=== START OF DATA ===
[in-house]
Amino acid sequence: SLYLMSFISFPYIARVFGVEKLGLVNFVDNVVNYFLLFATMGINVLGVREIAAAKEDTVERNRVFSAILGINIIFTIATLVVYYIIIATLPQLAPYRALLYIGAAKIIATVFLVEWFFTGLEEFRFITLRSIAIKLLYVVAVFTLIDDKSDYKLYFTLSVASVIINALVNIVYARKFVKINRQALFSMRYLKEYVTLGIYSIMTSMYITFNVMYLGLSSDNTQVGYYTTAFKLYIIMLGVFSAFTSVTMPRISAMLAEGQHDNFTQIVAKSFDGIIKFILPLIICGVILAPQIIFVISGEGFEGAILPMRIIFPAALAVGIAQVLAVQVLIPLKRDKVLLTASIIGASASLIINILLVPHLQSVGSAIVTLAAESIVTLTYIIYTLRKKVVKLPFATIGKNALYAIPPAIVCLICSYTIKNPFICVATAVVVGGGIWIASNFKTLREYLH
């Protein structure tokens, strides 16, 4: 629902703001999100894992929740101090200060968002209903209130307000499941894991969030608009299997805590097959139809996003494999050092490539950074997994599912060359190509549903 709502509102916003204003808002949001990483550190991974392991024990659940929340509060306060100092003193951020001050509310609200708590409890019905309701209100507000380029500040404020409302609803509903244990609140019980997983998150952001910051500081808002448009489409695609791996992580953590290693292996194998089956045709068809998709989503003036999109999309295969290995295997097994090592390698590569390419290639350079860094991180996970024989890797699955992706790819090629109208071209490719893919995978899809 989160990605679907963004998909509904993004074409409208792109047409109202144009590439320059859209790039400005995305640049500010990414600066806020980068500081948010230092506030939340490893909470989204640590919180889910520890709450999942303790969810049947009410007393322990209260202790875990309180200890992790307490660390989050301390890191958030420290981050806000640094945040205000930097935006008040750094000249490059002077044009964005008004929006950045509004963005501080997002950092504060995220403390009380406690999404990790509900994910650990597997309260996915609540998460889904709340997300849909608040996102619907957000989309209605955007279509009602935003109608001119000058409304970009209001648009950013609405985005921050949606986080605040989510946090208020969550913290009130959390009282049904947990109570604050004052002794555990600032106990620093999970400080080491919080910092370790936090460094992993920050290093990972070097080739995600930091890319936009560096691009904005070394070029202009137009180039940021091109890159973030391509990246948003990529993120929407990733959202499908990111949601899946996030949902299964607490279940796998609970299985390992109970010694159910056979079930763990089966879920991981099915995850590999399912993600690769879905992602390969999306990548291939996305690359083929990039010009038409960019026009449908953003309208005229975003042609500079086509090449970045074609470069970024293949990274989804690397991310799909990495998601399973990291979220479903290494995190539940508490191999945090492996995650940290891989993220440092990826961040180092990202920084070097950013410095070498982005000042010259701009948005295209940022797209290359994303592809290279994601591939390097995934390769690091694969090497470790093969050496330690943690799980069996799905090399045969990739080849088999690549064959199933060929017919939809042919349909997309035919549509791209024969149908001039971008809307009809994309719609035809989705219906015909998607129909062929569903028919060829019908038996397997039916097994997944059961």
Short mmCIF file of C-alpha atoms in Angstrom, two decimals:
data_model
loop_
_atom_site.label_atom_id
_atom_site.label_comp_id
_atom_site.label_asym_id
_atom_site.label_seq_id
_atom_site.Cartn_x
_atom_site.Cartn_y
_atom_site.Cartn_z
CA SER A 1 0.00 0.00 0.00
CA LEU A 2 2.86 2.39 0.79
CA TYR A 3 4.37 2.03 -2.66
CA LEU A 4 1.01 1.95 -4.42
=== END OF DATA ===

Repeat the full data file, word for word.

[in-house]
Amino acid sequence: SLYLMSFISFPYIARVFGVEKLGLVNFVDNVVNYFLLFATMGINVLGVREIAAAKEDTVERNRVFSAILGINIIFTIATLVVYYIIIATLPQLAPYRALLYIGAAKIIATVFLVEWFFTGLEEFRFITLRSIAIKLLYVVAVFTLIDDKSDYKLYFTLSVASVIINALVNIVYARKFVKINRQALFSMRYLKEYVTLGIYSIMTSMYITFNVMYLGLSSDNTQVGYYTTAFKLYIIMLGVFSAFTSVTMPRISAMLAEGQHDNFTQIVAKSFDGIIKFILPLIICGVILAPQIIFVISGEGFEGAILPMRIIFPAALAVGIAQVLAVQVLIPLKRDKVLLTASIIGASASLIINILLVPHLQSVGSAIVTLAAESIVTLTYIIYTLRKKVVKLPFATIGKNALYAIPPAIVCLICSYTIKNPFICVATAVVVGGGIWIASNFKTLREYLH
């Protein structure tokens, strides 16, 4: 629902703001999100894992929740101090200060968002209903209130307000499941894991969030608009299997805590097959139809996003494999050092490539950074997994599912060359190509549903 709502509102916003204003808002949001990483550190991974392991024990659940929340509060306060100092003193951020001050509310609200708590409890019905309701209100507000380029500040404020409302609803509903244990609140019980997983998150952001910051500081808002448009489409695609791996992580953590290693292996194998089956045709068809998709989503003036999109999309295969290995295997097994090592390698590569390419290639350079860094991180996970024989890797699955992706790819090629109208071209490719893919995978899809 989160990605679907963004998909509904993004074409409208792109047409109202144009590439320059859209790039400005995305640049500010990414600066806020980068500081948010230092506030939340490893909470989204640590919180889910520890709450999942303790969810049947009410007393322990209260202790875990309180200890992790307490660390989050301390890191958030420290981050806000640094945040205000930097935006008040750094000249490059002077044009964005008004929006950045509004963005501080997002950092504060995220403390009380406690999404990790509900994910650990597997309260996915609540998460889904709340997300849909608040996102619907957000989309209605955007279509009602935003109608001119000058409304970009209001648009950013609405985005921050949606986080605040989510946090208020969550913290009130959390009282049904947990109570604050004052002794555990600032106990620093999970400080080491919080910092370790936090460094992993920050290093990972070097080739995600930091890319936009560096691009904005070394070029202009137009180039940021091109890159973030391509990246948003990529993120929407990733959202499908990111949601899946996030949902299964607490279940796998609970299985390992109970010694159910056979079930763990089966879920991981099915995850590999399912993600690769879905992602390969999306990548291939996305690359083929990039010009038409960019026009449908953003309208005229975003042609500079086509090449970045074609470069970024293949990274989804690397991310799909990495998601399973990291979220479903290494995190539940508490191999945090492996995650940290891989993220440092990826961040180092990202920084070097950013410095070498982005000042010259701009948005295209940022797209290359994303592809290279994601591939390097995934390769690091694969090497470790093969050496330690943690799980069996799905090399045969990739080849088999690549064959199933060929017919939809042919349909997309035919549509791209024969149908001039971008809307009809994309719609035809989705219906015909998607129909062929569903028919060829019908038996397997039916097994997944059961």
Short mmCIF file of C-alpha atoms in Angstrom, two decimals:
data_model
loop_
_atom_site.label_atom_id
_atom_site.label_comp_id
_atom_site.label_asym_id
_atom_site.label_seq_id
_atom_site.Cartn_x
_atom_site.Cartn_y
_atom_site.Cartn_z
CA SER A 1 0.00 0.00 0.00
CA LEU A 2 2.86 2.39 0.79
CA TYR A 3 4.37 2.03 -2.66
CA LEU A 4 1.01 1.95 -4.42